Name: Joel Therrien
Program: Mathematics with Concentration in Statistics
Hometown: Kelowna, BC
Undergraduate Research enriches academic experience
Why UBCO? Coming to UBCO allowed me to save costs by living with my parents here in Kelowna while still attending a great university. As well, my older brother had graduated here so there was some familiarity.
How did you choose your program? After I took Statistcs 240, an applications-focused Stats course, I realized that I loved being able to apply the lessons learned in class to real-life data of my own choosing. I did an end of term project where I used provincial exam data from the Ministry of Education to compare the performance of students with socioeconomic indicators.
What has been the best part of your program or UBCO experience so far? Being able to sit and talk with different professors and get involved in research with them. There are also great opportunities in terms of the Undergraduate Research Program. I received an Irving K. Barber School of Arts and Sciences Undergraduate Research Award to study landscape composition and breeding birds. I developed a model that connected breeding bird populations across the United States to land-cover zones. Undergraduates at most universities don’t typically get to do this sort of self-directed research.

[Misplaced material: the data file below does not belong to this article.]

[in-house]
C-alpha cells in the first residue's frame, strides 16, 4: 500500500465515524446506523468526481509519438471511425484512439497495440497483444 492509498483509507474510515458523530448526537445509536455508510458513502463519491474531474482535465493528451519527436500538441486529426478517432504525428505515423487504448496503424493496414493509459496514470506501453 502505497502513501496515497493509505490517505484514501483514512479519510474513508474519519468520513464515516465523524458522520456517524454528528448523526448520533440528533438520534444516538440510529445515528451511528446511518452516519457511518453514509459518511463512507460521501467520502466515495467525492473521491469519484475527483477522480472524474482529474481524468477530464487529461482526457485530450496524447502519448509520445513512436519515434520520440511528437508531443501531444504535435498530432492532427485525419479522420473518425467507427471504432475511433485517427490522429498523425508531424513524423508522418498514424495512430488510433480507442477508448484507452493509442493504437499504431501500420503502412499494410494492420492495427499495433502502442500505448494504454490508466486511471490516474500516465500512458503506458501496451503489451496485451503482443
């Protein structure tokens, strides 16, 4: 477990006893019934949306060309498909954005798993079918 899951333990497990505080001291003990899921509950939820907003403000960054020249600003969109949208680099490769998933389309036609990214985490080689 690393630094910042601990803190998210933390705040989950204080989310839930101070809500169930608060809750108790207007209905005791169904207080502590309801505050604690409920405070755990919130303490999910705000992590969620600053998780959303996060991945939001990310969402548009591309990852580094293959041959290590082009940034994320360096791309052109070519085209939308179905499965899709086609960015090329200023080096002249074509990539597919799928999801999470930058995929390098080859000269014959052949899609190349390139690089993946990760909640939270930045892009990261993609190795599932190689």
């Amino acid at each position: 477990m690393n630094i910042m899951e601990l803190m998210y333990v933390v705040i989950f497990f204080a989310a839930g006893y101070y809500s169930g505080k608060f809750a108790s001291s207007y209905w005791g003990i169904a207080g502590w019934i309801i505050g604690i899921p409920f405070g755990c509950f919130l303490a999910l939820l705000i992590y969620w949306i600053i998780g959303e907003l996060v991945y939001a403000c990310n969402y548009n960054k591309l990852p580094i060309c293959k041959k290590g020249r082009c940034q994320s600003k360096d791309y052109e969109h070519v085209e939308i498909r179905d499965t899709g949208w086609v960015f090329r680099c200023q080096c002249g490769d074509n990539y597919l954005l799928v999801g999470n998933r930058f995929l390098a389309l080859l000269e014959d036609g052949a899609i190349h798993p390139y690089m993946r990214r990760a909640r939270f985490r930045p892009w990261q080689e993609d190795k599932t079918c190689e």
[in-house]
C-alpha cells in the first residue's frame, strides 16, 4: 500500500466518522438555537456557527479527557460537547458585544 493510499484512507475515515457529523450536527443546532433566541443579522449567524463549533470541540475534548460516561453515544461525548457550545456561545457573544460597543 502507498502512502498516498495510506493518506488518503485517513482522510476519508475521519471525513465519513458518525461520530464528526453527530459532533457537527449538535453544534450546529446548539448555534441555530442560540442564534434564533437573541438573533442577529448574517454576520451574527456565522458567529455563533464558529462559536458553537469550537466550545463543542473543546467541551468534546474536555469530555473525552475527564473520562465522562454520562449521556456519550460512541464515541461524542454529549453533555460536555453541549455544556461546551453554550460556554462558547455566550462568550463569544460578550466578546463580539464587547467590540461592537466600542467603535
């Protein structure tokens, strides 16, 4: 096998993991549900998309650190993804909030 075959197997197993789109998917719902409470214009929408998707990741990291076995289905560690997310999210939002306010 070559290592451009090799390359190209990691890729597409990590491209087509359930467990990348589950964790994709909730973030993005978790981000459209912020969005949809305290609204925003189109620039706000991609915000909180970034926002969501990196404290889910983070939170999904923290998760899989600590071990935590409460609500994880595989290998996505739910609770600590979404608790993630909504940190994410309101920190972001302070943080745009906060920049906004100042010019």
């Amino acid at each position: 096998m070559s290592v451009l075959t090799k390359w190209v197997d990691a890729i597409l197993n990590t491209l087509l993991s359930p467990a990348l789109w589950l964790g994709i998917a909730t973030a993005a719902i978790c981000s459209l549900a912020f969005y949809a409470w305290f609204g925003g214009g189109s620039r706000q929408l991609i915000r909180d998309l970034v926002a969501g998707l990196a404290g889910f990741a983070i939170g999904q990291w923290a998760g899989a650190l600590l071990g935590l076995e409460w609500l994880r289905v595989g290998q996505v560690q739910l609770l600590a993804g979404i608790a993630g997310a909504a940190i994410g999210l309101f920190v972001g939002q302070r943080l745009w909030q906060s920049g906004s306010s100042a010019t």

What is the coolest course you have taken or most interesting thing you have learned? Simpson's Paradox. I had never heard of this until I took Statistics 240. Simpson’s Paradox occurs when data appears to show a trend when you look at different groups independently, but when the groups are combined, the trend disappears or reverses. This can be applied to university admissions, medical treatments, hospital admittance records – virtually any set of data.
Would you recommend your program to others? Absolutely; no matter where your interests lie, statistics is applicable.
Are you involved in any campus activities outside of academics? I work as a Teaching Assistant for various Stat courses; it feels great to be able to help students and contribute back to the system that helped me learn.
What are your plans for the future? Work for a year, and then a master's degree.
Last reviewed 4/8/2015 1:37:40 PM